13 Jul Exploring Platelet Generation: Insights from Lung Vasculature and Microfluidic Technology
Platelets play a crucial role in blood clotting and wound healing, but their complex generation process has remained a topic of intense research. In a recent breakthrough, scientists have shed light on the mechanisms of platelet generation using a combination of an ex vivo lung system and cutting-edge microfluidic technology. This innovative approach has not only enhanced our understanding of platelet formation but also holds the potential to revolutionize platelet production for medical applications.
“Using ex vivo lung and an in vitro microfluidic chamber we determine how oxygenation, ventilation, healthy pulmonary endothelium and the microvascular structure support thrombopoiesis. We also show a critical role for the actin regulator Tropomyosin 4 in the final steps of platelet formation in lung vasculature. This work reveals the mechanisms of thrombopoiesis in lung vasculature and informs approaches to large-scale generation of platelets.“, the authors explained.
The lung has emerged as a key site for platelet generation, with reports suggesting it produces a significant portion of total body platelets. By utilizing an ex vivo lung system integrated with a microfluidic device, researchers observed that anuclear fluorescent objects, resembling platelets, were present in the lung vasculature despite undetectable platelets in the perfusate. This finding enabled by microfluidic advancements suggests that the final steps of platelet generation, including enucleation, occur within the lung vasculature. It was also discovered that the protein TPM4 plays a critical role in the transformation of large anuclear fragments into platelets in the lung vasculature.
To further investigate platelet generation, researchers developed a microfluidic chip that mimics the capillary channels found in the body. This unique system allowed for the repeated passage of megakaryocytes (MKs) through microchannels, simulating the process within the lung vasculature. By leveraging microfluidic technology, the team achieved efficient platelet generation, with approximately 500 platelets produced per MK. This approach provides a promising avenue for large-scale platelet production outside the body.
The PDMS microfluidic chip used in the study was fabricated through microfluidic fabrication techniques, enabling precise control of channel dimensions and flow parameters. The design involved a branching structure that gradually reduced the channel diameter, resembling the vascular network. By multiplexing in parallel, the researchers scaled up the system to accommodate larger cell volumes, enhancing the efficiency of platelet generation. This demonstrates the power of microfabrication in creating sophisticated devices for biomedical applications.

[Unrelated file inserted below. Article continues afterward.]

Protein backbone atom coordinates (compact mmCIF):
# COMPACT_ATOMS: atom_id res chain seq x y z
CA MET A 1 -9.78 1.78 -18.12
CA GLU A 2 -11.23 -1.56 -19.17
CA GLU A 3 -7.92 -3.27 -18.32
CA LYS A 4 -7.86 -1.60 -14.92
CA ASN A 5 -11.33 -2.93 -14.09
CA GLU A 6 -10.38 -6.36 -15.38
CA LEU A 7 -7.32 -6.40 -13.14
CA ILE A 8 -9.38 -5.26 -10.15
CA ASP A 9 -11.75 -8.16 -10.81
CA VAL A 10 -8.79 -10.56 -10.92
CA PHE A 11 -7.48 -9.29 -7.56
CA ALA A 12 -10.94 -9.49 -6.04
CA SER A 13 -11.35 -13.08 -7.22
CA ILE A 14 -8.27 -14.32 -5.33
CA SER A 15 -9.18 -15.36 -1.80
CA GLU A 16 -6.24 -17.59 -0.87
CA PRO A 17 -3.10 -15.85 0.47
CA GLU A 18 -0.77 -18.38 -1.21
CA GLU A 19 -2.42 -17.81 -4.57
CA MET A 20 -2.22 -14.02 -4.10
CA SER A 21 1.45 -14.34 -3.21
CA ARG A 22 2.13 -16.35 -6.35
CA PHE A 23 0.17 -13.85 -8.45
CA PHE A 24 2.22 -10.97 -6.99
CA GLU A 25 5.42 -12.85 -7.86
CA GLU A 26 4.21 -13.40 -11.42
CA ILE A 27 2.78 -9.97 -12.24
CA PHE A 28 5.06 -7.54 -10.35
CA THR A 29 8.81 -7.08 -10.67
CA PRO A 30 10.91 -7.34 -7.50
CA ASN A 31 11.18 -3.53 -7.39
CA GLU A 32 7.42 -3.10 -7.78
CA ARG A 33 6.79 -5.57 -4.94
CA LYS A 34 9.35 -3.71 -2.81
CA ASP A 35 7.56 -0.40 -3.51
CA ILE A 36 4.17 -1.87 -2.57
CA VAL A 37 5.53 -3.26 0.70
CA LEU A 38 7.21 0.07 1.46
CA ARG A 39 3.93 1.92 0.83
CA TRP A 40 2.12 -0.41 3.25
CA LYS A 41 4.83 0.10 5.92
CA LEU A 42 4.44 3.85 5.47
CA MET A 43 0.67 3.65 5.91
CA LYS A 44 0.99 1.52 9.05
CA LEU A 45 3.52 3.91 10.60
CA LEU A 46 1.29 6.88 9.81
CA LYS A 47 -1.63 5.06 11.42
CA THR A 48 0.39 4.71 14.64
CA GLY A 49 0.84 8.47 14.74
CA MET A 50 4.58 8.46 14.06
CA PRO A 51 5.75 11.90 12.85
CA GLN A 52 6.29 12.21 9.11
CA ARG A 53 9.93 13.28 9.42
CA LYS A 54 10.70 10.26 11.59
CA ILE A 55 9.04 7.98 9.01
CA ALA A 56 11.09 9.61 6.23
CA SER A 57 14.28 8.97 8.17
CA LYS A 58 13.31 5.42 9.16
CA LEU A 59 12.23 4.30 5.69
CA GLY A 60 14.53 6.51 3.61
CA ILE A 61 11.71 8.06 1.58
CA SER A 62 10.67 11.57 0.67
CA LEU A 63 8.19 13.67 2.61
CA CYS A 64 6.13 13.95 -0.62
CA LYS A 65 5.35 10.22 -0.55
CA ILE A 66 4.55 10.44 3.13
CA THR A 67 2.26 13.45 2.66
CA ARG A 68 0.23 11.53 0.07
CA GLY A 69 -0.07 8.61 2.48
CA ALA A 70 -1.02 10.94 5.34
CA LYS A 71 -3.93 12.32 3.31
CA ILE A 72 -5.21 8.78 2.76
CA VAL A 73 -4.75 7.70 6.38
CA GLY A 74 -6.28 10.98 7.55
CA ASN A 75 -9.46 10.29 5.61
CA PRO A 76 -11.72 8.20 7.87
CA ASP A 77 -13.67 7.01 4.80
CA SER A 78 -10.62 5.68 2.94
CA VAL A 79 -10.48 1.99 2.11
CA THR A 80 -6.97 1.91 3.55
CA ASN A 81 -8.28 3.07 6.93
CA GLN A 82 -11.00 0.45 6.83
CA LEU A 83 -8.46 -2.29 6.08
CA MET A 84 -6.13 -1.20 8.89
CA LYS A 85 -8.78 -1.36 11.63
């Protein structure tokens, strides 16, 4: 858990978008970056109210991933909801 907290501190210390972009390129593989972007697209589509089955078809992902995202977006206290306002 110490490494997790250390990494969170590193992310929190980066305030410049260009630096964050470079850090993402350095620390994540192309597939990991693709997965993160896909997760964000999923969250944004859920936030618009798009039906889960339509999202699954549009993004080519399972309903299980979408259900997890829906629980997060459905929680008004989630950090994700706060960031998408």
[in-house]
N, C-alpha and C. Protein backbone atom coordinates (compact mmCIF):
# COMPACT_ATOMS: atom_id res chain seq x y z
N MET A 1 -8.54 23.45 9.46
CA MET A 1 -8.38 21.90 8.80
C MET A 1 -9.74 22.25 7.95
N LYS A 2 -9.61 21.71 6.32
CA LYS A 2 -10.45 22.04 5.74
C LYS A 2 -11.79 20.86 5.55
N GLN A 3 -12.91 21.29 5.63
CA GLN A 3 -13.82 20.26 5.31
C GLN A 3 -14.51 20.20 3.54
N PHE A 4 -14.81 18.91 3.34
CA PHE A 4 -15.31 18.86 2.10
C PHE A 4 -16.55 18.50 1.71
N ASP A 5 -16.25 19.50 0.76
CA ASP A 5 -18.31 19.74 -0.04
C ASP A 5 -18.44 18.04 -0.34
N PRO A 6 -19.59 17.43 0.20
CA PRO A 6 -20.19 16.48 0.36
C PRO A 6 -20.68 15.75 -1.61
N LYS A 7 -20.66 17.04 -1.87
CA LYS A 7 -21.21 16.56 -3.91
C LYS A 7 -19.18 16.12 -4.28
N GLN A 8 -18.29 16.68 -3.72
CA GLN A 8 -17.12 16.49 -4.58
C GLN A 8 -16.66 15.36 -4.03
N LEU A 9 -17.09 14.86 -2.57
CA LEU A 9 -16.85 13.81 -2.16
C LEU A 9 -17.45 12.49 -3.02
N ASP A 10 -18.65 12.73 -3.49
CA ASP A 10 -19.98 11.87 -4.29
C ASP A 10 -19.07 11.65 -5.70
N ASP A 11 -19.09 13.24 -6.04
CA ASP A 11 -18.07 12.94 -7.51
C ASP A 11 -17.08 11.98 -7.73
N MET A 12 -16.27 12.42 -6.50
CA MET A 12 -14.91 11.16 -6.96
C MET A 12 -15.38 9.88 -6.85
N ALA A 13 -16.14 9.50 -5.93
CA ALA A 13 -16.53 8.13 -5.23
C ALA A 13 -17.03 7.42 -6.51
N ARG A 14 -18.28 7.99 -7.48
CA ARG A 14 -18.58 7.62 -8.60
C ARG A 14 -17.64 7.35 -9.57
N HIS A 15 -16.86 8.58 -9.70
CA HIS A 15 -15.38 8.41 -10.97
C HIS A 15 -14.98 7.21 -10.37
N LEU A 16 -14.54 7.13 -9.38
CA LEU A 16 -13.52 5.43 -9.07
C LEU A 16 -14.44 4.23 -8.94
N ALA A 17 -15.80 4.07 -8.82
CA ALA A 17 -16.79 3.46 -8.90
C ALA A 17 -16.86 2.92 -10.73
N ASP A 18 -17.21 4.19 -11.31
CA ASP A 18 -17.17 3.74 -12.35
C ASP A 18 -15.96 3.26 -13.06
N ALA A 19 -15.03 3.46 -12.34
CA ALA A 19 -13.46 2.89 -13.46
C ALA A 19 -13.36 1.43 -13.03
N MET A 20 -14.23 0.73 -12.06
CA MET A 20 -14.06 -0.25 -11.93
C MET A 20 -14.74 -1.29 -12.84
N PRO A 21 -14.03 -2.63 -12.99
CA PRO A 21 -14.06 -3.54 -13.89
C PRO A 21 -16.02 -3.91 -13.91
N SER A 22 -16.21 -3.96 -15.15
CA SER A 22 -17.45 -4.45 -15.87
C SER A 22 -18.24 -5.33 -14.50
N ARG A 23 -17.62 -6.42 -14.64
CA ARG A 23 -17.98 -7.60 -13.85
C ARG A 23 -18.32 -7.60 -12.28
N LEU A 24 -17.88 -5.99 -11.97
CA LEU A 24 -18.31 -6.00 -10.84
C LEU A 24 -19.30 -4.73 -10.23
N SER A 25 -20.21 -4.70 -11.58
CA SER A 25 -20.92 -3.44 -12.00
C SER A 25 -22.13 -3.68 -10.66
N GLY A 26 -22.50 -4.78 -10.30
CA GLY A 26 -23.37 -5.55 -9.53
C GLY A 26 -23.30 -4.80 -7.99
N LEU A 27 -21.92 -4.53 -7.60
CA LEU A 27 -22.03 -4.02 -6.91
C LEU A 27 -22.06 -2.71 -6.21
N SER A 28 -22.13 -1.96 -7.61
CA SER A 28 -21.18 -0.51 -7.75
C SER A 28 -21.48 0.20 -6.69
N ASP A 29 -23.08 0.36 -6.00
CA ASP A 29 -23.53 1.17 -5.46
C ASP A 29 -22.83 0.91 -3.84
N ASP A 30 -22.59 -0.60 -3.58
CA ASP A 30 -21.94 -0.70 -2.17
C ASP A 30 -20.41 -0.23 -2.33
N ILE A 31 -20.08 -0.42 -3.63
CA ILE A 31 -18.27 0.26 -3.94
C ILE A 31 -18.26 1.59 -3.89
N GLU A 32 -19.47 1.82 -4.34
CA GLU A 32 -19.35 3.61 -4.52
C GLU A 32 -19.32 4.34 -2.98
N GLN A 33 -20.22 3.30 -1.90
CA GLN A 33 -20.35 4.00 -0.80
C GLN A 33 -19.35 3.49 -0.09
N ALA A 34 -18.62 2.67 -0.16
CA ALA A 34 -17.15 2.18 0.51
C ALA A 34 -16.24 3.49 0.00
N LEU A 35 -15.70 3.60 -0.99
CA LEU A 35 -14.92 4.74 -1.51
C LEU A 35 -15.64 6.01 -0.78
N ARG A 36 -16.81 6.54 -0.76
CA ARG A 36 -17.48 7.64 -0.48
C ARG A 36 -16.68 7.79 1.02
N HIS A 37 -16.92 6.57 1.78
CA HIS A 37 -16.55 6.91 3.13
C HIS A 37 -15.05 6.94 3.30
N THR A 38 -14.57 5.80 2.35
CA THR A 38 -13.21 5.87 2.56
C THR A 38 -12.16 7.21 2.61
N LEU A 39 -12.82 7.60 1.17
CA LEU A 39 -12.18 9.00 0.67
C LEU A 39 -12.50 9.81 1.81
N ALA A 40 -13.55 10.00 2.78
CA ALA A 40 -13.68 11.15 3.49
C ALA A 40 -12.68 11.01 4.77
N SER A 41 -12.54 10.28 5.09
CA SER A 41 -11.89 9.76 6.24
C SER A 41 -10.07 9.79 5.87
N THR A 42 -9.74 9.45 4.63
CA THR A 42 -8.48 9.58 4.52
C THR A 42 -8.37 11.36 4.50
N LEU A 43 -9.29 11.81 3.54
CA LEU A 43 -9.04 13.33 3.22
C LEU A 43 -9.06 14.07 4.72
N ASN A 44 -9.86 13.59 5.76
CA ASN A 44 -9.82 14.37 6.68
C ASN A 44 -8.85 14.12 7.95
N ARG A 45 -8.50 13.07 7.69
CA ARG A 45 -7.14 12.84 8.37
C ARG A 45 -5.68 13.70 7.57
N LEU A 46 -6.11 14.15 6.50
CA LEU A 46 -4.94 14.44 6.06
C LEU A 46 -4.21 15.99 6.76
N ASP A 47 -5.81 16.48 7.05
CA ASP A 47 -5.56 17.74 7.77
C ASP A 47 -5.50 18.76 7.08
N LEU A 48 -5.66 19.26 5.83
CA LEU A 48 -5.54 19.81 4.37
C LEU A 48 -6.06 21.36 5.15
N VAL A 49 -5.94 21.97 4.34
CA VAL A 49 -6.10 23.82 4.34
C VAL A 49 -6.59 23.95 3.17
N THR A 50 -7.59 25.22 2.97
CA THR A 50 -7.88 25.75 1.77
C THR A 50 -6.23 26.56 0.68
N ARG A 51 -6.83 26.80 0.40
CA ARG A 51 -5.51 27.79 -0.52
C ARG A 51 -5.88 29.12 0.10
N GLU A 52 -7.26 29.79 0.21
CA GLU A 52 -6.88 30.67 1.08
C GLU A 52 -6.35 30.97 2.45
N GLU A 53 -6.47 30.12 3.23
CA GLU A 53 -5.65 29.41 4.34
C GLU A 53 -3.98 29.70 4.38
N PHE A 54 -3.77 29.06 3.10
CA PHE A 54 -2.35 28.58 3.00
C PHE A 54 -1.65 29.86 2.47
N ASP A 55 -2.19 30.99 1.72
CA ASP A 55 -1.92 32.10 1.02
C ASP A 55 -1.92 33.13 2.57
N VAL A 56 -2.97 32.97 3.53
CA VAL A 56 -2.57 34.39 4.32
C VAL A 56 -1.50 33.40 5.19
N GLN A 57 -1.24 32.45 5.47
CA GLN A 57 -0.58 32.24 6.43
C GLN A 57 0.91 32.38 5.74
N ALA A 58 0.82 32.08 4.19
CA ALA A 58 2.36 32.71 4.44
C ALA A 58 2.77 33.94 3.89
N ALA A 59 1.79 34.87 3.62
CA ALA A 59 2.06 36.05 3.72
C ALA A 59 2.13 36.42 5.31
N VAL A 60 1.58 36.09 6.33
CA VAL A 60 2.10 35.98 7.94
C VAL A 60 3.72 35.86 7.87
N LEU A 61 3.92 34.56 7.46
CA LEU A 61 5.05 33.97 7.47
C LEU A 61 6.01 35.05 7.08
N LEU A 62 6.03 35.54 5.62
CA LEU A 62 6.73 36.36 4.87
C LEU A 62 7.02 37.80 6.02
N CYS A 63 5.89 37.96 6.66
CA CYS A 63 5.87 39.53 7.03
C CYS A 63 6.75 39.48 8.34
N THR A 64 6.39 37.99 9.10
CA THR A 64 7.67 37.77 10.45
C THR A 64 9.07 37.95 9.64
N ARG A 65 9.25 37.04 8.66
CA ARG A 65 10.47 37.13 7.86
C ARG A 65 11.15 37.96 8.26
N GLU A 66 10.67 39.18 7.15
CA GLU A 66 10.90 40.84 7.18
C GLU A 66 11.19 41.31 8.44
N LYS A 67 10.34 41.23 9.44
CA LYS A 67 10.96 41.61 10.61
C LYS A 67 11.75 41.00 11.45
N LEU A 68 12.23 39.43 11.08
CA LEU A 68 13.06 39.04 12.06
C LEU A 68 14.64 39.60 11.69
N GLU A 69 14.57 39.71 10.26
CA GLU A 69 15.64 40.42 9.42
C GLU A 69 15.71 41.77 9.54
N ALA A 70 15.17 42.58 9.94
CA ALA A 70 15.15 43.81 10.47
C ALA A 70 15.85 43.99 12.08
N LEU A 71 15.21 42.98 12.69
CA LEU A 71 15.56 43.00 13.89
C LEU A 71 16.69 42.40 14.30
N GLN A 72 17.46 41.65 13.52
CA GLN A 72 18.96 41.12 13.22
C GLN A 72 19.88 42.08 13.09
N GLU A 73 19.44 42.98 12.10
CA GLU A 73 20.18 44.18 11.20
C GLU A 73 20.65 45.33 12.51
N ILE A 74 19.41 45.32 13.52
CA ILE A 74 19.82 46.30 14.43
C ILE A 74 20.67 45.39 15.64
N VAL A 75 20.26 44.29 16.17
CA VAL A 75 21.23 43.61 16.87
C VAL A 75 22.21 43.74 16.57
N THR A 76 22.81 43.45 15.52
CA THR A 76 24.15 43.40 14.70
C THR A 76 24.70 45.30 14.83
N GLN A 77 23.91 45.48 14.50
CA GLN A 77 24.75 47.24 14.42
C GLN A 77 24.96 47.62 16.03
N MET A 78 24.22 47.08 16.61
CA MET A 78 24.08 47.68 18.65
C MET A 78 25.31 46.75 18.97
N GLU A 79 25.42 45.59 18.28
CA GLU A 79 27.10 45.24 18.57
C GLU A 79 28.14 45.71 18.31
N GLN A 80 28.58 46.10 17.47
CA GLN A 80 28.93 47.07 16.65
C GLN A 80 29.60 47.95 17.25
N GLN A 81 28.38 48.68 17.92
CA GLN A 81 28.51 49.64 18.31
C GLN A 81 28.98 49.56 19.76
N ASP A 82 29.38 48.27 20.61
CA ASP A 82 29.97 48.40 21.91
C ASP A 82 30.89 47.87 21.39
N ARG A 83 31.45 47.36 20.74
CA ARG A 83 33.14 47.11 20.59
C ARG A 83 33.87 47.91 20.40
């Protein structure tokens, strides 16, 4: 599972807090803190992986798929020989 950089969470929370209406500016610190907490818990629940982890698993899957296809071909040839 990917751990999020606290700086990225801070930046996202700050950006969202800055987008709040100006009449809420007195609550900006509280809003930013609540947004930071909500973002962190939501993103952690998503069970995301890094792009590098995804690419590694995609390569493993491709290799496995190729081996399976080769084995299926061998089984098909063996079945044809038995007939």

The findings of this research have far-reaching implications for medicine. Understanding the intricate process of platelet generation opens doors for improved diagnostics and therapies related to platelet disorders and bleeding disorders. Furthermore, the microfluidic system developed in this study provides a promising platform for the large-scale production of platelets for transfusion purposes, potentially addressing the ongoing challenges of platelet shortages.
The combination of an ex vivo lung system and microfluidic technology has unveiled new insights into platelet generation. This research highlights the crucial role of the lung vasculature in platelet formation and showcases the potential of microfluidic devices for large-scale platelet production. As scientists continue to explore this fascinating field, the future of platelet research and medical applications looks promising.
“In summary, this work identifies a highly efficient mechanism for platelet generation outside of the body, by repeated passage of MKs through lung vasculature under air ventilation, involving enucleation and final TPM4-dependent steps to generate platelets. The findings will inform new approaches, such as the microfluidic system reported here, to large scale generation of human platelets. “, the authors explained.
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Figures are reproduced Zhao, X., Alibhai, D., Walsh, T.G. et al. Highly efficient platelet generation in lung vasculature reproduced by microfluidics. Nat Commun 14, 4026 (2023). https://doi.org/10.1038/s41467-023-39598-9
Read the original article: Highly efficient platelet generation in lung vasculature reproduced by microfluidics